But I too am frustrated by some recent posts/posters. When a new person comes to the forum asking for advice on how to lower their cholesterol they should not be taken off on a tangent saying that they shouldn't bother. You have to ask what kind of socio-path comes to a cholesterol forum if they don't believe that raised cholesterol is a problem. They are quick to point out the damage that the big bad drug companies may or may not do - what if the 3rd party information they pass on is wrong - what damage are they doing from behind their key boards?

    If someone asks for advice on how to lower cholesterol through diet. Give them your opinion on that. It's fine (and constructive) that there are different opinions within the community. But you should not hijack it with a completely different agenda.


  • "You have to ask what kind of socio-path comes to a cholesterol forum if they don't believe that raised cholesterol is a problem." This is emotive rhetoric. If you were truly 'ask'ing it would require a question mark; the Freudian slip of a full stop suggests you were making a statement.

    In my own case, I am asking people to question the advice they are given, because by focussing on high cholesterol for instance, they are not addressing underlying issues such as the detrimental effects processed food and additives are having on them. In my own opinion, high glycaemic foods are a risk to health, whereas saturated fats in comparison are not.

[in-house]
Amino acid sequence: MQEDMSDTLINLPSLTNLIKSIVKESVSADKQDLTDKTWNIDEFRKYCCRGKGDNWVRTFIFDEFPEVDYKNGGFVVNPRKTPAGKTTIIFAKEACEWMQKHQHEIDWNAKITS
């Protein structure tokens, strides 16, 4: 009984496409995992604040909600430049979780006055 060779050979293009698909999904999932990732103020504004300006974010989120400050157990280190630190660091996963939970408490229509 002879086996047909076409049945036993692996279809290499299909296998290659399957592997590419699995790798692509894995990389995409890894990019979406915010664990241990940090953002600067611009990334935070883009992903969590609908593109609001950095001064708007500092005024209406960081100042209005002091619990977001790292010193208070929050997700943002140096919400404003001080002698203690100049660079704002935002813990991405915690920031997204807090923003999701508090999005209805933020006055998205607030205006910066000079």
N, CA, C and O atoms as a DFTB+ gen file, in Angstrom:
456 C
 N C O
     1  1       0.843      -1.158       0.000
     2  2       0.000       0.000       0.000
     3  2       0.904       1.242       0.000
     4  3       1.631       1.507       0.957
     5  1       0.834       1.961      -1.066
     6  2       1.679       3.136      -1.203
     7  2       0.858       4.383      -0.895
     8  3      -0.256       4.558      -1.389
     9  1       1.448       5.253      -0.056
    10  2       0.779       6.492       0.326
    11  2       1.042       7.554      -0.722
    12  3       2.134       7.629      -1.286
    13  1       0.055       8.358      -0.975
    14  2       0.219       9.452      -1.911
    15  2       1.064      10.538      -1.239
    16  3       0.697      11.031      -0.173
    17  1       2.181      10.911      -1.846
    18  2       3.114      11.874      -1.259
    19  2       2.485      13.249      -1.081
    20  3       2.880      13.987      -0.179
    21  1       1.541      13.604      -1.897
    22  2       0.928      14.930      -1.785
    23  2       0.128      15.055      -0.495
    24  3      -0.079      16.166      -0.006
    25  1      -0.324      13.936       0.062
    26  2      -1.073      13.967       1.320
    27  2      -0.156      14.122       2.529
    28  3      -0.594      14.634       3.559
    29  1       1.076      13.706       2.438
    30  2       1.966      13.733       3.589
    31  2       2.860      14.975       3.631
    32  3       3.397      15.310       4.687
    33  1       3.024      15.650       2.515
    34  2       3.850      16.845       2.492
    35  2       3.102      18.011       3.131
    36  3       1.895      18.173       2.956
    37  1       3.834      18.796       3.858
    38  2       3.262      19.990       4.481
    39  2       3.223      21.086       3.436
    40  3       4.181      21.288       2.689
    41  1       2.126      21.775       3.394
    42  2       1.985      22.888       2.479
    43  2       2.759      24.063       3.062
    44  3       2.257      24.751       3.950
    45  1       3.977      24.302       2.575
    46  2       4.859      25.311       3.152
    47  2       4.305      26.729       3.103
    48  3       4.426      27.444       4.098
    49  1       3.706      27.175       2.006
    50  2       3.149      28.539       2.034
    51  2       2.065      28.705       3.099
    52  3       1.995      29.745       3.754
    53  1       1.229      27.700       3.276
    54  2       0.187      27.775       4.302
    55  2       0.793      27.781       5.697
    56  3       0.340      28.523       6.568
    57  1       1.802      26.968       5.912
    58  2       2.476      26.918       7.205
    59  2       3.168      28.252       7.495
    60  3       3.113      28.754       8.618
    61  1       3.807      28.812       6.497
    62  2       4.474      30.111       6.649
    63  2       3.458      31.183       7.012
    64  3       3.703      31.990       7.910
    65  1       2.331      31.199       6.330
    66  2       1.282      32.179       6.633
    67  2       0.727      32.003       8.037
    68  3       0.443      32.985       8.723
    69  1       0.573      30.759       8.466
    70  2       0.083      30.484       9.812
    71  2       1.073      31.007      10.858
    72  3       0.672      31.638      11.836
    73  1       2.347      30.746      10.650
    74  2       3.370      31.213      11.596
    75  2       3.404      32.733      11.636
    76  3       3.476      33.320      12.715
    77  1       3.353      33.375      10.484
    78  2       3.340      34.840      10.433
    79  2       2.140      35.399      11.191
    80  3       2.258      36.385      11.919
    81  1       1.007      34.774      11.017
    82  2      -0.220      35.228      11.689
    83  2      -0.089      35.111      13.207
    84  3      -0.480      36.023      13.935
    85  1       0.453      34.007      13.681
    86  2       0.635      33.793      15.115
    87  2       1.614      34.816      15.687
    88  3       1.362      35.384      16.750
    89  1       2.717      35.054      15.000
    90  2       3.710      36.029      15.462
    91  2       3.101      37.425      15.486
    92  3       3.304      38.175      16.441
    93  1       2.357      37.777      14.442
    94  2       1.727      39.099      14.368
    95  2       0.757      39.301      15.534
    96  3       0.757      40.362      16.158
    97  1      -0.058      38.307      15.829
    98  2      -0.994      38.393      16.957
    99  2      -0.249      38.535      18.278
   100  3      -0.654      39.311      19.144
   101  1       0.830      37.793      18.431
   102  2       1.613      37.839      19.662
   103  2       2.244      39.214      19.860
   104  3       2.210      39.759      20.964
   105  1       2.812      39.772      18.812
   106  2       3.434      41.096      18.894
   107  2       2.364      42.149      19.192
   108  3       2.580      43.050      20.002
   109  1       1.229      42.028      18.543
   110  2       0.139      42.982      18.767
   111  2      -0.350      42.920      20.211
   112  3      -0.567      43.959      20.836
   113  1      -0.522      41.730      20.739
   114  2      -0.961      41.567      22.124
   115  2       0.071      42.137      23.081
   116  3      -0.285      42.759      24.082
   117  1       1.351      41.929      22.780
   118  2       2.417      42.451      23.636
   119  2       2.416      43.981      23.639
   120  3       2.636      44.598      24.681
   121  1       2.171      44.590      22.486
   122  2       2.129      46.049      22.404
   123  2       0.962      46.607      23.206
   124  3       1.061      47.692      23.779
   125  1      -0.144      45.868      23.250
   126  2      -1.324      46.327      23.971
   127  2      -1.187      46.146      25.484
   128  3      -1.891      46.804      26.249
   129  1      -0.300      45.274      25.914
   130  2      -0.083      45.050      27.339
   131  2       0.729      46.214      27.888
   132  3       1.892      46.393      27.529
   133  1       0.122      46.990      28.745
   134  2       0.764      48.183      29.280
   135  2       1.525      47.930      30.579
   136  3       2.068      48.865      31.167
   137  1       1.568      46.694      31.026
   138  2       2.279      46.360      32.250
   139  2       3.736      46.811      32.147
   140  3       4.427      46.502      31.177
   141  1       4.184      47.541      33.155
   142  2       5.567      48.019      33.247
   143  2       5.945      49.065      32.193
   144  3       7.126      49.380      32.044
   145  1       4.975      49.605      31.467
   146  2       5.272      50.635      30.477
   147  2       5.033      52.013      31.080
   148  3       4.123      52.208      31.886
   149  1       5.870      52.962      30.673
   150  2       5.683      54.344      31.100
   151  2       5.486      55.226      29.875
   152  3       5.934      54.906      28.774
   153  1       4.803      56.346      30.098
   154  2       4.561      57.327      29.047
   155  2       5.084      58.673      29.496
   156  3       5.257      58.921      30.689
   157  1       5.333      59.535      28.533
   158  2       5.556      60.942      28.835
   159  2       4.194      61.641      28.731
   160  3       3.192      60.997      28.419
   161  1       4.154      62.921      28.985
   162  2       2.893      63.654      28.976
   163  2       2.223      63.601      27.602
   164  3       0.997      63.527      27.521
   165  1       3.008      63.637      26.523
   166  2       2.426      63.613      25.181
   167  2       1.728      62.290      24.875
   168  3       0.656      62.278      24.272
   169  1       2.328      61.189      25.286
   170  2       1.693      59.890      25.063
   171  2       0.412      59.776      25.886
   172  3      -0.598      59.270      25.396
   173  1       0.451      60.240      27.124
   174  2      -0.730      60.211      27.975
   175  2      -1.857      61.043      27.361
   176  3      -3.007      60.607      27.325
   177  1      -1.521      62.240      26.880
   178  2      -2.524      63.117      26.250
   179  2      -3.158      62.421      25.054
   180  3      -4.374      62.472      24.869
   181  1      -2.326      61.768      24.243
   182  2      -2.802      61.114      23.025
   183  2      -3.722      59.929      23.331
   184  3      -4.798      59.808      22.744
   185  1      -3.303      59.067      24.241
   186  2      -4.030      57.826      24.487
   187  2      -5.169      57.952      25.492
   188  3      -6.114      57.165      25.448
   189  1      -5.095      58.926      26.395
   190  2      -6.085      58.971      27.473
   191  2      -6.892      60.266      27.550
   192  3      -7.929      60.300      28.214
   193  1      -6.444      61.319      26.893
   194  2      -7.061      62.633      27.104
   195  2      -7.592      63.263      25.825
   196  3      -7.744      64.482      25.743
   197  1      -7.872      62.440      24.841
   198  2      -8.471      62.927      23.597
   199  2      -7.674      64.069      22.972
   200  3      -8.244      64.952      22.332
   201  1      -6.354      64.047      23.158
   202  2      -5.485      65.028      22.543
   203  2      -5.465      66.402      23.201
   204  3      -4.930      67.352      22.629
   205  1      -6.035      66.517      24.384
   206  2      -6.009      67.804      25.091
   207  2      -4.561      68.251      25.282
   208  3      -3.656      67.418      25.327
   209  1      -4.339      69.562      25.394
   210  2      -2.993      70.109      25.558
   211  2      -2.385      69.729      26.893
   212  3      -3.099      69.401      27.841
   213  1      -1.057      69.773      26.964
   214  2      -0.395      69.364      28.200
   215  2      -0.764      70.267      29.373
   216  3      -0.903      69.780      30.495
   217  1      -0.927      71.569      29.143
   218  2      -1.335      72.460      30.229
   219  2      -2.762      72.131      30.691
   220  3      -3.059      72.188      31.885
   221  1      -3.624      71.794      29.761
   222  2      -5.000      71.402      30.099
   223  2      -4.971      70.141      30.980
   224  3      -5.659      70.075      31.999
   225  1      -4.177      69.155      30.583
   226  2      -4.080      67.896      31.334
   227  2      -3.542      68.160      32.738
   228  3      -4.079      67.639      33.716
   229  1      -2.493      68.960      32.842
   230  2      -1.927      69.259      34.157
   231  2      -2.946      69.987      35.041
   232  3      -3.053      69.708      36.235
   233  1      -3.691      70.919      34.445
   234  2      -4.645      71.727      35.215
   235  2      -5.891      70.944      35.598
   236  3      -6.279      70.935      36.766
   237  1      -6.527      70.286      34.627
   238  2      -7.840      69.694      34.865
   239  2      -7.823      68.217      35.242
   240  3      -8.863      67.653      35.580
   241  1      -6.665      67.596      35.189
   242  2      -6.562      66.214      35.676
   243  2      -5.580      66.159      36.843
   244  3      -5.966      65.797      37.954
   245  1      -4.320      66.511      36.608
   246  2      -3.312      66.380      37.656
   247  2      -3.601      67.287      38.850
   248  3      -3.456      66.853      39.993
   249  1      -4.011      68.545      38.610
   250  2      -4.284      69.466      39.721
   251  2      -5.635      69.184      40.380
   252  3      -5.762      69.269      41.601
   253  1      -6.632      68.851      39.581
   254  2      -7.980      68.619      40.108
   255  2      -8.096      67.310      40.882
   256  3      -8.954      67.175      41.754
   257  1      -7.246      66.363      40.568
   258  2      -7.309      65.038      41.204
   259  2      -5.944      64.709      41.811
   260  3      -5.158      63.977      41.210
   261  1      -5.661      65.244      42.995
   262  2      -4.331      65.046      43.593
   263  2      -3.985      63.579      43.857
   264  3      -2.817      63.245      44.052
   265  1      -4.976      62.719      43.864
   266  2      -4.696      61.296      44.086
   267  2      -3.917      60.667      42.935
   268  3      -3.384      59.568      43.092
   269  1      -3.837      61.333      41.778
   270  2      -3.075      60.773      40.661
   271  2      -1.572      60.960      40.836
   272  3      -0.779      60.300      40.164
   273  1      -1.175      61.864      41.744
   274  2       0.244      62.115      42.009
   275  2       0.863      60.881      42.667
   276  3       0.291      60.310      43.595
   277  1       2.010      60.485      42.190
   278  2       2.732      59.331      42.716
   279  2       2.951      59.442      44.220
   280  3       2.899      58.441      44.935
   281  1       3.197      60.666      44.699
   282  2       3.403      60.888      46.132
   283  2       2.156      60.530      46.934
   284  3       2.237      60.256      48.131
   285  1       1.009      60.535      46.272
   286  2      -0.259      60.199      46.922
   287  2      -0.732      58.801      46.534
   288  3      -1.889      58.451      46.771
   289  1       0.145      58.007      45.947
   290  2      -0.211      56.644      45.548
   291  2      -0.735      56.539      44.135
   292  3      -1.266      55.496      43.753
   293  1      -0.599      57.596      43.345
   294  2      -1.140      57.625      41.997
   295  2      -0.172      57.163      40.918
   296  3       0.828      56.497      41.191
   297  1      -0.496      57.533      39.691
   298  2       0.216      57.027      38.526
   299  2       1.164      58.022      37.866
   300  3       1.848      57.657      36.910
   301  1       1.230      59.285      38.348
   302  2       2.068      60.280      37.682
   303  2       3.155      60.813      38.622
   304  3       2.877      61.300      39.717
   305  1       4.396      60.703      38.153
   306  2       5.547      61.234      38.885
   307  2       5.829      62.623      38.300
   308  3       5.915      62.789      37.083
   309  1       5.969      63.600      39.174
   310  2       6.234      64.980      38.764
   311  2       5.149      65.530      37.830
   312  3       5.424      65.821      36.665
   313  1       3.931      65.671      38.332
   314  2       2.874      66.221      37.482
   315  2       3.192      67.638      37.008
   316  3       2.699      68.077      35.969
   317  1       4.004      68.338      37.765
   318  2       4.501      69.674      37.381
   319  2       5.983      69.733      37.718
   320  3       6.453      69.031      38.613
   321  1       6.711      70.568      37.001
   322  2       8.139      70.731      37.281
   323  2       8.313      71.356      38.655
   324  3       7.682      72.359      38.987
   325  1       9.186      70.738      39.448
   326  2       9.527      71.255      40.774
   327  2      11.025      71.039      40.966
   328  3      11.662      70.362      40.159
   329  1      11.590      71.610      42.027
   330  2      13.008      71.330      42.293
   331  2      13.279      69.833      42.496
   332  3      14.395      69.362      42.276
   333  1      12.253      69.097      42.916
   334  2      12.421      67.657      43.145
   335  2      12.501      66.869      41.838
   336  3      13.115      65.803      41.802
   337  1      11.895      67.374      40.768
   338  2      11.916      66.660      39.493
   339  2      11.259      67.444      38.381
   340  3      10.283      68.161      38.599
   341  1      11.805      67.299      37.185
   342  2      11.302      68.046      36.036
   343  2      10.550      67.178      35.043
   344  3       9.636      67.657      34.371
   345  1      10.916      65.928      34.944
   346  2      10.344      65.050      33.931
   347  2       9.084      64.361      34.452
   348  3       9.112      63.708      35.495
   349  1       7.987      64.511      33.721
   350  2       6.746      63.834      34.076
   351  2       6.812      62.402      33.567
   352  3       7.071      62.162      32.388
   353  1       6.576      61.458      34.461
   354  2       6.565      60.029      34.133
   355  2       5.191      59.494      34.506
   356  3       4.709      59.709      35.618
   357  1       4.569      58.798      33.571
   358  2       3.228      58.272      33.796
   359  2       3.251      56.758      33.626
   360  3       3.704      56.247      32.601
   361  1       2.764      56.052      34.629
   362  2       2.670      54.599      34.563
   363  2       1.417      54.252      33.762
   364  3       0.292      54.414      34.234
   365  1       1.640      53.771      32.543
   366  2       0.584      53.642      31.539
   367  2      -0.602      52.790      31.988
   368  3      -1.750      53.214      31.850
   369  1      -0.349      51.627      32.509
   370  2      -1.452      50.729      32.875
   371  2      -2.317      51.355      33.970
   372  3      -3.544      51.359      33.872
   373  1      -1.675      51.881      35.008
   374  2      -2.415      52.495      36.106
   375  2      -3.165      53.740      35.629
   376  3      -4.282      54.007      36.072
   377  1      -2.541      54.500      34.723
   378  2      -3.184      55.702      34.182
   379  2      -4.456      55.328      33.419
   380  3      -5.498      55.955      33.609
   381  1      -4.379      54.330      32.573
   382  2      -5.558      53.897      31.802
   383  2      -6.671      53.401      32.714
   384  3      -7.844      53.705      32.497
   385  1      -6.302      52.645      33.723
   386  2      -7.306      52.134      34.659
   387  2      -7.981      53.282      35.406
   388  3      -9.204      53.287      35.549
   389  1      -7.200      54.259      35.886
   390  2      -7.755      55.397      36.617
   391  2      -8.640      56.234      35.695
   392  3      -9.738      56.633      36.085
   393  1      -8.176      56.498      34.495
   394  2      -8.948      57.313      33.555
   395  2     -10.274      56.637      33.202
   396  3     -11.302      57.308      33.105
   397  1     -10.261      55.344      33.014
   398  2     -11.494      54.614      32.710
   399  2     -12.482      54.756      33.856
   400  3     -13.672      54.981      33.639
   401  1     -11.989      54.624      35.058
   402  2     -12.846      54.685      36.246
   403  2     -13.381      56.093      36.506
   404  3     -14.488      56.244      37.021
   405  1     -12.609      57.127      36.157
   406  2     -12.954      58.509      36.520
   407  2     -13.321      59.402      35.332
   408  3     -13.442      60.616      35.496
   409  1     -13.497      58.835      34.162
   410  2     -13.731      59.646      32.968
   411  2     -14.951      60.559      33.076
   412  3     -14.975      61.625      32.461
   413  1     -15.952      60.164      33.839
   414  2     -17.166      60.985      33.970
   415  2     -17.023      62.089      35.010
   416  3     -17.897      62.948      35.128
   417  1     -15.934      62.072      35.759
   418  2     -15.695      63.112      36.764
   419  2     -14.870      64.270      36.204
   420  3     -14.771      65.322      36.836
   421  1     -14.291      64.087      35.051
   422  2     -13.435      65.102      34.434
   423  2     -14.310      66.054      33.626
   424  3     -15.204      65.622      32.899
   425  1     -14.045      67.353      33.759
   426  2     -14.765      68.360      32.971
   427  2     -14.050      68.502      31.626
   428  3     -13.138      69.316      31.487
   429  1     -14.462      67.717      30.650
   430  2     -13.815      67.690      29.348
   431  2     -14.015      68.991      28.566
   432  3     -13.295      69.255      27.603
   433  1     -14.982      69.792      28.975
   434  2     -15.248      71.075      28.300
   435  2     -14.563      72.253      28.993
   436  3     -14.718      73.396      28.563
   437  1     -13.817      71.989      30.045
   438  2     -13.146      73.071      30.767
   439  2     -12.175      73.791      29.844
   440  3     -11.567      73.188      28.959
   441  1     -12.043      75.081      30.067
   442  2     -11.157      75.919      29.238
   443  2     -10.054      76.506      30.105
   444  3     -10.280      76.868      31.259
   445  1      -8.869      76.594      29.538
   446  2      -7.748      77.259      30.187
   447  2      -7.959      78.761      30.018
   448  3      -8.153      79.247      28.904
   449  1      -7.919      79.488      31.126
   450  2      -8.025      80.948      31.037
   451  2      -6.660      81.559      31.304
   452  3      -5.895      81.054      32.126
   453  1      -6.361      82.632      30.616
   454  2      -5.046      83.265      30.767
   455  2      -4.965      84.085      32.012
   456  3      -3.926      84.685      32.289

Strange that you consider people that would like to empower people to make informed decisions are sociopathic, whereas people who make money from falsely selling drugs are to be respected until proved otherwise?

    I came across this and thought it interesting;

  • Woa...Concerned. I think you have me all wrong.

    Having read many of your posts I know we share many views on healthy eating/lifestyle e.g. processed foods, carbohydrate intake etc...

    I also above encourage input and different opinions in this community (as I state above).

    The thread by the original poster (and my post) is about critical analysis - how it should be encouraged and why it is just a good thing. I am as critical of drug research as I am some guy's book or website.

    No where am I saying respect drug companies (but equally) I am not saying respect a quack who runs a website. Read both, look behind them at teh research, and come to your own conclusion.

    What I hate most of all is a "lazy" reader - who reports something 3rd hand as being fact to someone who is new to the area. Which I believe is how this thread came about. N.B. I am in no way suggesting this is something you do. Concerned.